Protection of Lawful Commerce in Arms Act

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The Protection of Lawful Commerce in Arms Act was passed by the U.S. Senate on July 29, 2005, by a vote of 65-31. On October 20, 2005, it was passed by the House of Representatives 283 in favor and 144 opposed. It was signed into law on October 26, 2005, by President George W. Bush and became Public Law 109-92. The National Rifle Association thanked President Bush for signing the Act, for which it had lobbied, describing it as, "...the most significant piece of pro-gun legislation in twenty years into law."[1]

In the years before passage of the act, victims of firearms violence in the United States had successfully sued manufacturers and dealers for negligence on the grounds that they should have foreseen that their products would be diverted to criminal use.[2] The purpose of the act is to prevent firearms manufacturers and dealers from being held liable for negligence when crimes have been committed with their products. However, both manufacturers and dealers can still be held liable for damages resulting from defective products, breach of contract, criminal misconduct, and other actions for which they are directly responsible in much the same manner that any U.S. based manufacturer of consumer products (i.e. automobiles, appliances, power tools, etc.) are held responsible.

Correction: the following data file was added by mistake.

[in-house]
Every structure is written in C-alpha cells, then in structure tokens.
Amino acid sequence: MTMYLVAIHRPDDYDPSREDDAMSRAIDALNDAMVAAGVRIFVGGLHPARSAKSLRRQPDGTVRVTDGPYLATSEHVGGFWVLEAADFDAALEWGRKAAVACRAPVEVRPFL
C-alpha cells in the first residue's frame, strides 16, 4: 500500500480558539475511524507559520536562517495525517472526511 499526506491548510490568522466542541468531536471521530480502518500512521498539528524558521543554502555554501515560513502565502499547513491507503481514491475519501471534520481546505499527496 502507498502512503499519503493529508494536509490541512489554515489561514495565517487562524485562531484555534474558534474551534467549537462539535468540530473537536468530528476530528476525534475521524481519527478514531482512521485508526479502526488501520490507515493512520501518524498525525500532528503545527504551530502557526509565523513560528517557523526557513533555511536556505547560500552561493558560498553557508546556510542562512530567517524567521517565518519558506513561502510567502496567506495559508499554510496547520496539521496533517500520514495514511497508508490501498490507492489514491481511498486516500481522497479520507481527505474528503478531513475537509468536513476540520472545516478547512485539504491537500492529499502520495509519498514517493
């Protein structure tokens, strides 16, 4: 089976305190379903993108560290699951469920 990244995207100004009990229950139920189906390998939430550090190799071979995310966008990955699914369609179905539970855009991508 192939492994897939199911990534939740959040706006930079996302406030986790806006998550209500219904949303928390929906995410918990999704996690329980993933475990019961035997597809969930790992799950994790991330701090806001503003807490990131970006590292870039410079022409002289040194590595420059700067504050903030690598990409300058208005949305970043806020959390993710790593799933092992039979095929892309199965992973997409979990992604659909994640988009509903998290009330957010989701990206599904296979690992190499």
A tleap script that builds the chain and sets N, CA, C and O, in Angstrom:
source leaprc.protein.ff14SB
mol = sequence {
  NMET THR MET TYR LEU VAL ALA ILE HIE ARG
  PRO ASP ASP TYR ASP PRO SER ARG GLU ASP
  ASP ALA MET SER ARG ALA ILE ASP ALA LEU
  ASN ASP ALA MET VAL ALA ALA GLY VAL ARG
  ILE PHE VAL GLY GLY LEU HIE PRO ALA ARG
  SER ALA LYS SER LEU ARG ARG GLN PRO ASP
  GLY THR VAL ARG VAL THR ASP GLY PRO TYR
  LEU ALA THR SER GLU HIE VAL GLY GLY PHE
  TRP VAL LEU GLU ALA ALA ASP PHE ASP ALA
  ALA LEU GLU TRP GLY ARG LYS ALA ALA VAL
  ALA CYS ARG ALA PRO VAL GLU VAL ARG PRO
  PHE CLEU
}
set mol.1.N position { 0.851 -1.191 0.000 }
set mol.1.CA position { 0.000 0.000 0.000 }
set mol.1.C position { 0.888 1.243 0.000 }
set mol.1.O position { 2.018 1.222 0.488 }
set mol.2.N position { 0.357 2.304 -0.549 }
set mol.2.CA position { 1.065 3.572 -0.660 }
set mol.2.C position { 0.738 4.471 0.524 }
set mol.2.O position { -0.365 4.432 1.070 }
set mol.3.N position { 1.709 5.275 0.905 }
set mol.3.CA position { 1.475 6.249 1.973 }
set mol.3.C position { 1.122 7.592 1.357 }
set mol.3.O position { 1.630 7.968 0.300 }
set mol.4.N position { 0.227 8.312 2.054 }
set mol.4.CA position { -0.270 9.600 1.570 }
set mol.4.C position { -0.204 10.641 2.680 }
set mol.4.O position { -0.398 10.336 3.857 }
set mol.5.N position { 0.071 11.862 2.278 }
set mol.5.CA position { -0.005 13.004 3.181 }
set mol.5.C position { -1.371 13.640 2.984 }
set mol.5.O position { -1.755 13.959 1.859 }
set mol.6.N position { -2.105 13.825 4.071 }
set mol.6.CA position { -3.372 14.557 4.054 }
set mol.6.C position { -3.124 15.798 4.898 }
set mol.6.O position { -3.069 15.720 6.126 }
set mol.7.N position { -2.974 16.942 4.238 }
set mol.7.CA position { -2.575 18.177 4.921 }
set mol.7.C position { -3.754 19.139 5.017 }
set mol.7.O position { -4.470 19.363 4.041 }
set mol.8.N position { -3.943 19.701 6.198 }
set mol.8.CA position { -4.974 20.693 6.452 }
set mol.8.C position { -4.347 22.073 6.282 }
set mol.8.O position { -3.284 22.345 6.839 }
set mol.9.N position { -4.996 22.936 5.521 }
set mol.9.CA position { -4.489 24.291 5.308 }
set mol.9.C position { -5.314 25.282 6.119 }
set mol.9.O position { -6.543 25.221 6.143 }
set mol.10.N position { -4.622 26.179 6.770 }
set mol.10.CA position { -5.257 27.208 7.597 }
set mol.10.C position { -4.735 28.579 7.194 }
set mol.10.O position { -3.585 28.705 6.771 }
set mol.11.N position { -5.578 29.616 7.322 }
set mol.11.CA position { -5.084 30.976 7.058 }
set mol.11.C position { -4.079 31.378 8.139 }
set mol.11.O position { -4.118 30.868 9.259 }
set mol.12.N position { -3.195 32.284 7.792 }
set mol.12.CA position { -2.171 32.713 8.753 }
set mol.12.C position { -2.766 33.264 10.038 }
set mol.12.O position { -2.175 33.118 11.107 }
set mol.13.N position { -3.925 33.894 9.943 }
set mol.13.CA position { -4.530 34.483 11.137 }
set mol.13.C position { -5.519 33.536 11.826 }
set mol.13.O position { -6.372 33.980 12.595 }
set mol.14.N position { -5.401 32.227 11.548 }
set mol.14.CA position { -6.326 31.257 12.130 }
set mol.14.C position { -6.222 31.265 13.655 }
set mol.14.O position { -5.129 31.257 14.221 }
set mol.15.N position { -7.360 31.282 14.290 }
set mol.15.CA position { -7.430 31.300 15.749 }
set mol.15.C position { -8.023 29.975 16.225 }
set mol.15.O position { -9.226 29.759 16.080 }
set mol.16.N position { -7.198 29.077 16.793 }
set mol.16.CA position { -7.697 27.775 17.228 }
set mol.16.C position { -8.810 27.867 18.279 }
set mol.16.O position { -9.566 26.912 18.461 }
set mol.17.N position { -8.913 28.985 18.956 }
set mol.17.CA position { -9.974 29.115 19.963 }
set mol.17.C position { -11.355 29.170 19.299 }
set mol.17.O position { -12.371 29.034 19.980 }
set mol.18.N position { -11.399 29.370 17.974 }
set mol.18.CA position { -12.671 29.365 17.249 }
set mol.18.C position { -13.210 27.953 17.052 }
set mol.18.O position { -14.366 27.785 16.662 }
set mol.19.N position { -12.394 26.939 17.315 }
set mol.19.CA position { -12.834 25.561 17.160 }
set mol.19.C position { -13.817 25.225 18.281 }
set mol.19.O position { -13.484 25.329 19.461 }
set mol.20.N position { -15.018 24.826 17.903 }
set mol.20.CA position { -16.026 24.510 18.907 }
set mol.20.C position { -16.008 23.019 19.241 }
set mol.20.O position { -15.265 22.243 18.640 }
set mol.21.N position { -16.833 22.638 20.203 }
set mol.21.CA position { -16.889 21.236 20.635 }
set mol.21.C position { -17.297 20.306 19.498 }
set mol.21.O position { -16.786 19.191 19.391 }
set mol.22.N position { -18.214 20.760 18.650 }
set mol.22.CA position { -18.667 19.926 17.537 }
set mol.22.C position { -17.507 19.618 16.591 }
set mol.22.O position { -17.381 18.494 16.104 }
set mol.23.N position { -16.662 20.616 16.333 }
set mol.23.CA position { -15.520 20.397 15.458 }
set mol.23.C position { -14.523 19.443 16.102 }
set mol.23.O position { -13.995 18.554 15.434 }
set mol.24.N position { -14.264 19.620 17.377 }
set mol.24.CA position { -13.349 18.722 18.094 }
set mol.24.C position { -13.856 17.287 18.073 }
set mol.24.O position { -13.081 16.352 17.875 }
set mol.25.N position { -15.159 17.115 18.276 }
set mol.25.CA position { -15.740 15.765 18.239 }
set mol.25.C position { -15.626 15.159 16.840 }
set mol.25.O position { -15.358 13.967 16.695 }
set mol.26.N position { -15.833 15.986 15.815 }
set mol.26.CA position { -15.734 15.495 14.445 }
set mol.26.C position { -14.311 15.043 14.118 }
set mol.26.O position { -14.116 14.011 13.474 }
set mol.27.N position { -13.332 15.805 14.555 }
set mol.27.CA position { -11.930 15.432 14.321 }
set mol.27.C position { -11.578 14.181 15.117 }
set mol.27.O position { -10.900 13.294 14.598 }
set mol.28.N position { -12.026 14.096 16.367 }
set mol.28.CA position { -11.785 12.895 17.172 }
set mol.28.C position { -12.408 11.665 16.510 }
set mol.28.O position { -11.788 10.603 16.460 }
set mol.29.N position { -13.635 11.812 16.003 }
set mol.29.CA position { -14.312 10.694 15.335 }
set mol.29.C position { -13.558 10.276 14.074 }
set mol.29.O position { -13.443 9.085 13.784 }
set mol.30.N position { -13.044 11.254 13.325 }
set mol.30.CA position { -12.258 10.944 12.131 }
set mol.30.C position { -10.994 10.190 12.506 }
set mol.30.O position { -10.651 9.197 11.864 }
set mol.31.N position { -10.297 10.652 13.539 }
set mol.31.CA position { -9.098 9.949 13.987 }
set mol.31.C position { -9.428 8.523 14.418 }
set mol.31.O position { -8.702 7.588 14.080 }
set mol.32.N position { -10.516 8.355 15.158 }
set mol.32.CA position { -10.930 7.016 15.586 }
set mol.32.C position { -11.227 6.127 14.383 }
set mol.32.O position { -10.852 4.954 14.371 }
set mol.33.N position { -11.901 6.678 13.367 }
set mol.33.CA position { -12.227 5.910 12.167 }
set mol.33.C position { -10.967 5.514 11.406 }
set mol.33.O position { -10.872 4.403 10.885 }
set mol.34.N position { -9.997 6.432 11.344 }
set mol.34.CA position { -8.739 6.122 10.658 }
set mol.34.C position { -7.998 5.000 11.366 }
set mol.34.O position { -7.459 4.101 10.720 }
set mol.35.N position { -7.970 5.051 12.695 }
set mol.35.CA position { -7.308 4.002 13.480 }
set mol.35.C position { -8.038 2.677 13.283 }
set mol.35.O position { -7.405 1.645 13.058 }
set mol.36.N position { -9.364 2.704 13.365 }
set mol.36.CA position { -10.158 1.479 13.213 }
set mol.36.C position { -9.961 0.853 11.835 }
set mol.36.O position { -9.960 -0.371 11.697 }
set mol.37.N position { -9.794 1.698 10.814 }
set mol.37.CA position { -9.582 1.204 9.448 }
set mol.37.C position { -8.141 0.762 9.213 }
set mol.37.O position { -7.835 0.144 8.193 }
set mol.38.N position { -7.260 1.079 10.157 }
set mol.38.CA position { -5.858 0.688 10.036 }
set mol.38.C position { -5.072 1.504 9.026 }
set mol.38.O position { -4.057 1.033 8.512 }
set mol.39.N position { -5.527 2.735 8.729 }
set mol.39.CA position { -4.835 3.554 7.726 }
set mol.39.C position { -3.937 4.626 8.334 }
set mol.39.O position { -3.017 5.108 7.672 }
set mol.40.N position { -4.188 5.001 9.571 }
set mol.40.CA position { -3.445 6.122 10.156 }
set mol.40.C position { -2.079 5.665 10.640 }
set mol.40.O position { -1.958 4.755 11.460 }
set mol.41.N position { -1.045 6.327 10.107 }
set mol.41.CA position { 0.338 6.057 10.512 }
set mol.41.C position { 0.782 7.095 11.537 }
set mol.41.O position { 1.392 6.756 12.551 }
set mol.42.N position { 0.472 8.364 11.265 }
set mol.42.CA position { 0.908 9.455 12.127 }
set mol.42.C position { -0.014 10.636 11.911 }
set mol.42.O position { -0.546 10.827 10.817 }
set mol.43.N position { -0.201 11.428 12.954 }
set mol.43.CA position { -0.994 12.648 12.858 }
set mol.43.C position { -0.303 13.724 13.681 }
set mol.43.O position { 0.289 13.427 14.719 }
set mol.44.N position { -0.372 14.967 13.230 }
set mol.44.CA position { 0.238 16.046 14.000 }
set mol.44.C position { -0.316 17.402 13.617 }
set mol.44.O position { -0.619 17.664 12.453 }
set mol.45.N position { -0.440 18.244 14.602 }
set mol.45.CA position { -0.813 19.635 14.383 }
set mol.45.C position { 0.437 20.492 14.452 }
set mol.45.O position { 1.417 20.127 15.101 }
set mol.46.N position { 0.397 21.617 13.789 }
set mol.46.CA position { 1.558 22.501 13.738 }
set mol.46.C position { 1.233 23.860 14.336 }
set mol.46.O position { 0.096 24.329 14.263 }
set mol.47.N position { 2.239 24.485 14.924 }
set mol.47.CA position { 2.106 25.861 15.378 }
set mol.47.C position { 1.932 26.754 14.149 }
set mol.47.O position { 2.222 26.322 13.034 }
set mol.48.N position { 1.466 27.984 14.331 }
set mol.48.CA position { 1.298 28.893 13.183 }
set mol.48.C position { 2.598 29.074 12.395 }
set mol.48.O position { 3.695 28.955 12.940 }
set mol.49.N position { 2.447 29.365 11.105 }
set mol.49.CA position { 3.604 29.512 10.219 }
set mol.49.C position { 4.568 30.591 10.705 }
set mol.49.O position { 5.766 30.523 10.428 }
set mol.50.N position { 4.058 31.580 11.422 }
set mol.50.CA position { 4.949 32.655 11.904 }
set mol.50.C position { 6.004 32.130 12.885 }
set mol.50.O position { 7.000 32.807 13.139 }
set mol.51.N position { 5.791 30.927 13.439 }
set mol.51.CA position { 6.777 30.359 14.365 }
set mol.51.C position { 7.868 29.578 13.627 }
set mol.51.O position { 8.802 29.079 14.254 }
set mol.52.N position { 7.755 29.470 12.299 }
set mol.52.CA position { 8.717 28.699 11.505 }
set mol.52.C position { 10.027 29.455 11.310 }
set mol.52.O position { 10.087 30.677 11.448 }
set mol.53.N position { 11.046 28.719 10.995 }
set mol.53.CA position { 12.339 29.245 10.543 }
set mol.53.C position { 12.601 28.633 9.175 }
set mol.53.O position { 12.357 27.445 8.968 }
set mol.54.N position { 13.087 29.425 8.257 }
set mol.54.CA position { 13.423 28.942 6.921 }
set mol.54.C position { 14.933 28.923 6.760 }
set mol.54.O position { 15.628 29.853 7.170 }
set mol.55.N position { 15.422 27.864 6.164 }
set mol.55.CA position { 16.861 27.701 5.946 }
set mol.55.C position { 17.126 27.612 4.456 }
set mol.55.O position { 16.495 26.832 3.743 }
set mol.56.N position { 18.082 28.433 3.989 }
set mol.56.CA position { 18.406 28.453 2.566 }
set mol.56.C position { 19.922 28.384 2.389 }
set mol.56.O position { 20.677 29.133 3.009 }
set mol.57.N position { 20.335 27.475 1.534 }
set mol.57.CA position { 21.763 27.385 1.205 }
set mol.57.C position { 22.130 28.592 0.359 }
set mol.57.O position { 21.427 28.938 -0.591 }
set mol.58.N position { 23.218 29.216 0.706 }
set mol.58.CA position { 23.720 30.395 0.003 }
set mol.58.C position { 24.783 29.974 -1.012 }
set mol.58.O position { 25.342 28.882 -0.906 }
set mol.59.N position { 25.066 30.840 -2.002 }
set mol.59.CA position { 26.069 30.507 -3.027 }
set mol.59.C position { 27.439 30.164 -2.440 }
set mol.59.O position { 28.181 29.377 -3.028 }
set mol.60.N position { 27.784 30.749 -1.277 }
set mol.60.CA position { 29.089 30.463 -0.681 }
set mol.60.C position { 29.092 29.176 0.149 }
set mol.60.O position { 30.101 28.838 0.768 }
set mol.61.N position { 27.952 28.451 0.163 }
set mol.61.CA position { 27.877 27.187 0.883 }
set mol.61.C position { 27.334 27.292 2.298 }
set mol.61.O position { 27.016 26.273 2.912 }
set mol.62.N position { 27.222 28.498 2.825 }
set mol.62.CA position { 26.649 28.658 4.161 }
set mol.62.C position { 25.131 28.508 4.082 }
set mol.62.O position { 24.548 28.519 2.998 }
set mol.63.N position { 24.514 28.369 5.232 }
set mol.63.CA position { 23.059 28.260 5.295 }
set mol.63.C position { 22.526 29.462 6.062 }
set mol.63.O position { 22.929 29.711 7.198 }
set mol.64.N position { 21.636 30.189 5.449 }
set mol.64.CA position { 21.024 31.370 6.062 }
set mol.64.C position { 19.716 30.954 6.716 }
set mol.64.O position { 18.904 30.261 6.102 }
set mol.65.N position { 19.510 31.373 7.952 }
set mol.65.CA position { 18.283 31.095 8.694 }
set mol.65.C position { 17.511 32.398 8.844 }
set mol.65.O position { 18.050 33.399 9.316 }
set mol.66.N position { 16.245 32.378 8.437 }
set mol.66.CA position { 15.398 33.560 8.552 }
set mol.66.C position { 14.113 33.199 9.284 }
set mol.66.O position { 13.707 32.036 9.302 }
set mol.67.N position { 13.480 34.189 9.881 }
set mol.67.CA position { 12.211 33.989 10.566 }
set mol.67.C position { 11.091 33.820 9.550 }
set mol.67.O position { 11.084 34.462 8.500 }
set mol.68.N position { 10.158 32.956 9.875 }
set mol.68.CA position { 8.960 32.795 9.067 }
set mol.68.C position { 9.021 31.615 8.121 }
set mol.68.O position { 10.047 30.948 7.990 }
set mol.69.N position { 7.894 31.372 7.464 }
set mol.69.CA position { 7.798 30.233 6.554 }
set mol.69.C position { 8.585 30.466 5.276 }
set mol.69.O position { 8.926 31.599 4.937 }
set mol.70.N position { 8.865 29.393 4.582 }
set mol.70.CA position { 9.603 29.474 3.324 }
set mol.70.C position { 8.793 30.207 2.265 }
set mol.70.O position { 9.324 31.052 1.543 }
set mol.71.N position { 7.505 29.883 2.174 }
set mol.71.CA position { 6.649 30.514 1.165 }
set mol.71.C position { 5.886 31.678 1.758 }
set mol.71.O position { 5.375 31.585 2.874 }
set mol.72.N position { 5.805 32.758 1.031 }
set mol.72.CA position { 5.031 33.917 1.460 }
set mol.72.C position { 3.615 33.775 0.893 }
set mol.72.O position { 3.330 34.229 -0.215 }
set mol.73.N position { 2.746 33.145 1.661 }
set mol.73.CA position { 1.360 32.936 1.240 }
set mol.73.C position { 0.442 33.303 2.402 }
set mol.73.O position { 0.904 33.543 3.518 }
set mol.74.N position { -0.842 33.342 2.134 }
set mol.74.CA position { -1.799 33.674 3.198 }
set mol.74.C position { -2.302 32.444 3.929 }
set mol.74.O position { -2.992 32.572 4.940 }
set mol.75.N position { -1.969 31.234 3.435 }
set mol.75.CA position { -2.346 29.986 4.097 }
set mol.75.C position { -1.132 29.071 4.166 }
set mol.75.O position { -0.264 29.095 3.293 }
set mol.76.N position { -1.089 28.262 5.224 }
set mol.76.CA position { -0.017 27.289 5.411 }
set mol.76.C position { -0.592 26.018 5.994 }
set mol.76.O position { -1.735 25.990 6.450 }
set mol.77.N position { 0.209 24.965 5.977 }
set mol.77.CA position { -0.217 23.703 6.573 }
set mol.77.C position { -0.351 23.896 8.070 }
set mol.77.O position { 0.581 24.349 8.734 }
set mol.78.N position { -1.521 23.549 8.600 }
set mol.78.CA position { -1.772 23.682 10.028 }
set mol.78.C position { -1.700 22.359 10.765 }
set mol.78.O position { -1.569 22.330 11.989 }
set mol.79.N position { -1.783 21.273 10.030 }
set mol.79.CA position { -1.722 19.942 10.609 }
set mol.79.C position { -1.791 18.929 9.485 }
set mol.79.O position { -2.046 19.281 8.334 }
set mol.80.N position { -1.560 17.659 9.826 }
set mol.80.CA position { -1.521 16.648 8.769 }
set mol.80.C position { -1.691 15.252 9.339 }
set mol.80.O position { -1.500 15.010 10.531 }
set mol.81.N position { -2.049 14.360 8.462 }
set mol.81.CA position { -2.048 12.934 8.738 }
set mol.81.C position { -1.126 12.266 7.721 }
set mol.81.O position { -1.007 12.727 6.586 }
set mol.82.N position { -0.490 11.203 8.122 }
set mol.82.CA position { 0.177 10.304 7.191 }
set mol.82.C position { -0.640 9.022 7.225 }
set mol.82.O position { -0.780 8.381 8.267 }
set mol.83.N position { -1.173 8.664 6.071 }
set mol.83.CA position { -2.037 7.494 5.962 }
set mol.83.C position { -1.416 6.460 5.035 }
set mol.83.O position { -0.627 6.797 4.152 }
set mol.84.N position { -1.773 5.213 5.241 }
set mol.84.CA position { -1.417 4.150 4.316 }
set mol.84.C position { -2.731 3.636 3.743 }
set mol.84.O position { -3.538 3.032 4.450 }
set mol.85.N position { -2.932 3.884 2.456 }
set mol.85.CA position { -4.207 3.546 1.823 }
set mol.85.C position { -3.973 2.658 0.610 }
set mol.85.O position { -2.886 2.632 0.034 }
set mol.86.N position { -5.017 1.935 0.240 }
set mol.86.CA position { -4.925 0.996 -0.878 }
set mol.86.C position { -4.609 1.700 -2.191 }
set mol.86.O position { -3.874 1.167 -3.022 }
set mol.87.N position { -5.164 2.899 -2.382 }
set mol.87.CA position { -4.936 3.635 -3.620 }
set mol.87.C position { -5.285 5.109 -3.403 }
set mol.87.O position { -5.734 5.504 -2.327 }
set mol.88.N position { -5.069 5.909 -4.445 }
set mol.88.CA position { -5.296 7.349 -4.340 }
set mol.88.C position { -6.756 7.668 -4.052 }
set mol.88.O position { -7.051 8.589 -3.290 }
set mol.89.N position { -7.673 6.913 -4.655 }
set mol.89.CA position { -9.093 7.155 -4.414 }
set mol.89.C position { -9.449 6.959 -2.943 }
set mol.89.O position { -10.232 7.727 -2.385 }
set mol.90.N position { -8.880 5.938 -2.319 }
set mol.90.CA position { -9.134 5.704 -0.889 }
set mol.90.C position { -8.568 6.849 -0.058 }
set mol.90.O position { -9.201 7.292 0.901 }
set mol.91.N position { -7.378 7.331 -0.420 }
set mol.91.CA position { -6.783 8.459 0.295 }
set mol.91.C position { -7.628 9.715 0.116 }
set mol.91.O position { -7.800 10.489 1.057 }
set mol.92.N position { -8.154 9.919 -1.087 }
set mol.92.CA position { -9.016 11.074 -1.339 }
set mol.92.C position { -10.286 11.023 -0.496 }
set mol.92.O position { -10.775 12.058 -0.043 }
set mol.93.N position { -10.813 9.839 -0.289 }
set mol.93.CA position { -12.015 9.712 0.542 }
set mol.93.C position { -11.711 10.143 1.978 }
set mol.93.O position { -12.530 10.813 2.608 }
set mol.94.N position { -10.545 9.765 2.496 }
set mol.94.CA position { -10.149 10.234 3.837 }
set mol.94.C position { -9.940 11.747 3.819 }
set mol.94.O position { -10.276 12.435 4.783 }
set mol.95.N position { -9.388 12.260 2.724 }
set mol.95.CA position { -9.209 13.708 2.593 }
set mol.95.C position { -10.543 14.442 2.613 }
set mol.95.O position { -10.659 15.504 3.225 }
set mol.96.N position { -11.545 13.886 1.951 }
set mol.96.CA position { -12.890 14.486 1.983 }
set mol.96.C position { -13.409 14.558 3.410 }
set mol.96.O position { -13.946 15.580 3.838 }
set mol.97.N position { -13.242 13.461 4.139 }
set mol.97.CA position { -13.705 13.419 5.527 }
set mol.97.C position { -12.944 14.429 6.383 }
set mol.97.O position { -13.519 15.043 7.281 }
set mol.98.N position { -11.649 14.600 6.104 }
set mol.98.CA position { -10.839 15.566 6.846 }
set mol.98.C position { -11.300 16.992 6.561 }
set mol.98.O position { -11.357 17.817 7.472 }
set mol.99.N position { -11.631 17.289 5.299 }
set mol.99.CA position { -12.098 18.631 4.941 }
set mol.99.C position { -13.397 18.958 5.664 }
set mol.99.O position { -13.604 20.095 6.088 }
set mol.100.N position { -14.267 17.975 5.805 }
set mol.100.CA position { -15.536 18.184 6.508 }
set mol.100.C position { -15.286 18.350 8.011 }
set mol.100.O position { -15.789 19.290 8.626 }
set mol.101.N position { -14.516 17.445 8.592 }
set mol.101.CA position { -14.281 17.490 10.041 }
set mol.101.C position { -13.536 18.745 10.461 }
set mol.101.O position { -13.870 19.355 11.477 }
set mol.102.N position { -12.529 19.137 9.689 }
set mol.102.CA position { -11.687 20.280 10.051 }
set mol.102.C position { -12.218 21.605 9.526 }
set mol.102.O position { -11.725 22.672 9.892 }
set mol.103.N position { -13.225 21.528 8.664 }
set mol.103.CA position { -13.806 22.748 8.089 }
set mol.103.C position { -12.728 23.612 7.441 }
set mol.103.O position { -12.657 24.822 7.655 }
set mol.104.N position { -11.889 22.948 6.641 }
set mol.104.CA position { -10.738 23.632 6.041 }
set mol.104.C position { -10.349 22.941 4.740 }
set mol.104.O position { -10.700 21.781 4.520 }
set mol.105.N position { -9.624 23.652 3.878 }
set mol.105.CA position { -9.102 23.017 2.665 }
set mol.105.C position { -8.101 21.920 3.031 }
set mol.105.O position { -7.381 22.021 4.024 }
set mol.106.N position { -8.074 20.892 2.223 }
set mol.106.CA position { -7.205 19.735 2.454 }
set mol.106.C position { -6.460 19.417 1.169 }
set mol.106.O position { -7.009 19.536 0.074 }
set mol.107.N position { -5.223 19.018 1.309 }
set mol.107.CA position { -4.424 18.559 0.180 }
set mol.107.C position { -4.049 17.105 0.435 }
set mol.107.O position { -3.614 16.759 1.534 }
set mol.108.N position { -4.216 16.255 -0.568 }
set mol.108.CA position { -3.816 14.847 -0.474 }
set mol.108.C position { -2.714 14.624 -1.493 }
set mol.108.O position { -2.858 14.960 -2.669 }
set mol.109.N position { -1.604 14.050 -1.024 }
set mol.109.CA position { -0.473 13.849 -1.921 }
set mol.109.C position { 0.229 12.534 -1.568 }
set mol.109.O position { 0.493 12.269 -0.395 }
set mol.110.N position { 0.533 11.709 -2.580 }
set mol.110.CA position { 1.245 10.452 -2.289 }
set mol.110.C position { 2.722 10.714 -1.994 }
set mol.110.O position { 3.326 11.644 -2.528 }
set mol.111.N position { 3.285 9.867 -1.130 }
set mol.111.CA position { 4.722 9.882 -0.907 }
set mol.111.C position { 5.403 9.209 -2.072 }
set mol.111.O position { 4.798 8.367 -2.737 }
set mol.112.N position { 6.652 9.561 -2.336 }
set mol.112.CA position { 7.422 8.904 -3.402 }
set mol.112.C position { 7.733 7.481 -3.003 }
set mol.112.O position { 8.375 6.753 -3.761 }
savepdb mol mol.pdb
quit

A similar measure had been rejected by the Senate on March 2, 2004 after it had been combined with an extension to the assault weapons ban into a single piece of legislation.

The final bill passed only after an amendment was added that mandated safety locks on handguns and after the assault weapons ban renewal had been prevented from being added onto the bill.

The PLCAA is codified at 15 U.S.C. §§ 7901-7903.

After the 2012 Aurora, Colorado and Sandy Hook, Connecticut shooting incidents, a renewed effort has been mounted to repeal the Protection of Lawful Commerce in Arms Act to make it possible for victims of gun violence to sue firearms manufacturers and dealers on a broader array of grounds, although these efforts have proven mostly fruitless.[2][3]

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